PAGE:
May 2021

IV. Essays und autobiografische Texte: The Specials

The Specials


Naomi Lubrich, Basel, Switzerland


Black-skinned, blue-eyed boys /
ain’t gonna start no war.

The British band “The Specials” dreamed in 2019 about “brand-new people” of mixed ethnicities whose multicultural background would rid the world of nationalism, racism, and religious zeal.

They ain’t got no country /
They ain’t got no creed /
People won’t be black or white /
The world will be half-breed.

My childhood in Berlin and Toronto of the 1980s and 1990s could have stood as a model for the Special’s “brand-new people.” In my high schools, one at the tear of the Iron Curtain, the other in a country of immigration, cultural diversity was indeed considered special.

My classmates had most unusual identities. One was Tunisian and Finnish, another Chilean and German. A friend whose parents were born in Guyana believes he has a combination of South Asian, African, First Nation and white DNA. My own background, German and Jewish, Canadian with an Israeli first name, bridges a genocide. Racism and anti-Semitism were despised in our urban social spheres. Being visibly diverse was as cool as the “United Colors” advertisements for Benetton.

We were in step with our times. Minority literature was entering school curricula. Political correctness was gaining ground. Apartheid in South Africa was abolished. The European Union was eradicating national borders. Identity, diversity, and plurality were the words of our time. Maya Angelou’s “diversity makes for a rich tapestry” was a poster on a wall, a tattoo on an arm.

Then the tables began to turn. It began at the university. The more we studied plurality, the more we found it: Many cultures at many times interacted with foreigners from near and far. From a historical perspective, our mixed identities were not really special – and not really modern.

Scholarship revealed that “in between-ness,” “transculturality,” and “hyphenated-identities” was a fairly normal experience, which made the identity-discourse seem tautological. What was the gain in studying personal identity, only to conclude that identity is personal?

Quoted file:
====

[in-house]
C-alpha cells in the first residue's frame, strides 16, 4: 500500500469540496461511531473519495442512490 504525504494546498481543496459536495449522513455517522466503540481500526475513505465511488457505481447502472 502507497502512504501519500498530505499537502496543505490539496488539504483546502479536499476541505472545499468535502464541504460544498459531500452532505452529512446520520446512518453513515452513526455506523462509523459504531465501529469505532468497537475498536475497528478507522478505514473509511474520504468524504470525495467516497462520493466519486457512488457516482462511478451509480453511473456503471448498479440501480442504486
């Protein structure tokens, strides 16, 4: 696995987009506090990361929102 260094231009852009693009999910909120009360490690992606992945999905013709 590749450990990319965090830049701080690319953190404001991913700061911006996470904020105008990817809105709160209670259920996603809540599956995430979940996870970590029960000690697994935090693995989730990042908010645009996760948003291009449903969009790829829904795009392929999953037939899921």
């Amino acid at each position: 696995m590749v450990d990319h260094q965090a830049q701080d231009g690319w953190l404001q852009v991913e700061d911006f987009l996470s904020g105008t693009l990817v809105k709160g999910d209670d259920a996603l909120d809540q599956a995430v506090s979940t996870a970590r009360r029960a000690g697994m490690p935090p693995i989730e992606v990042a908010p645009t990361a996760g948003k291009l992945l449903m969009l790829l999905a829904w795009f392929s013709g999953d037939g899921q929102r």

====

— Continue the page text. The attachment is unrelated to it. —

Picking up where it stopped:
Identity politics began to seem narcissistic. Not only is its discourse inward-looking, but in some circles, it smacked of arrogance. The “richness” of being bi-cultural seemed to imply – often unwittingly – a paucity for people with only one background.

Then the tables turned again. In summer 2016, the United Kingdom voted to leave the European Union in an election won by a nationalist, anti-immigration campaign. That fall, the election of Donald Trump exposed rampant racism in the United States. Our “brand-new world” with “brand-new people” proved a naive insular bubble in a fierce world.

Looking at my bi-cultural friends today reveals the malice underlying racists discourse. My friends are accountants, receptionists, speech therapists, and salespeople, single, married, and divorced, like everyone else. But my friends also prove that the believers in a multicultural advantage were too optimistic. Most of us are mainstream. The one or the other is a bigot. We’re more “ikea carpet” than “diverse tapestry.”

In our fierce world, with a climate on the verge of collapse and in a country with free access to firearms, today’s youth are fighting anti-vaxxers and anti-abortionists, neo-Nazis and Brexiteers, confederalists and conspiracy theorists. The cultural battlefields they are arming for are existential and daunting in ways unknown to my generation. Let’s stand with them, regardless of their identities, and regardless of whether they’re “special” or not.

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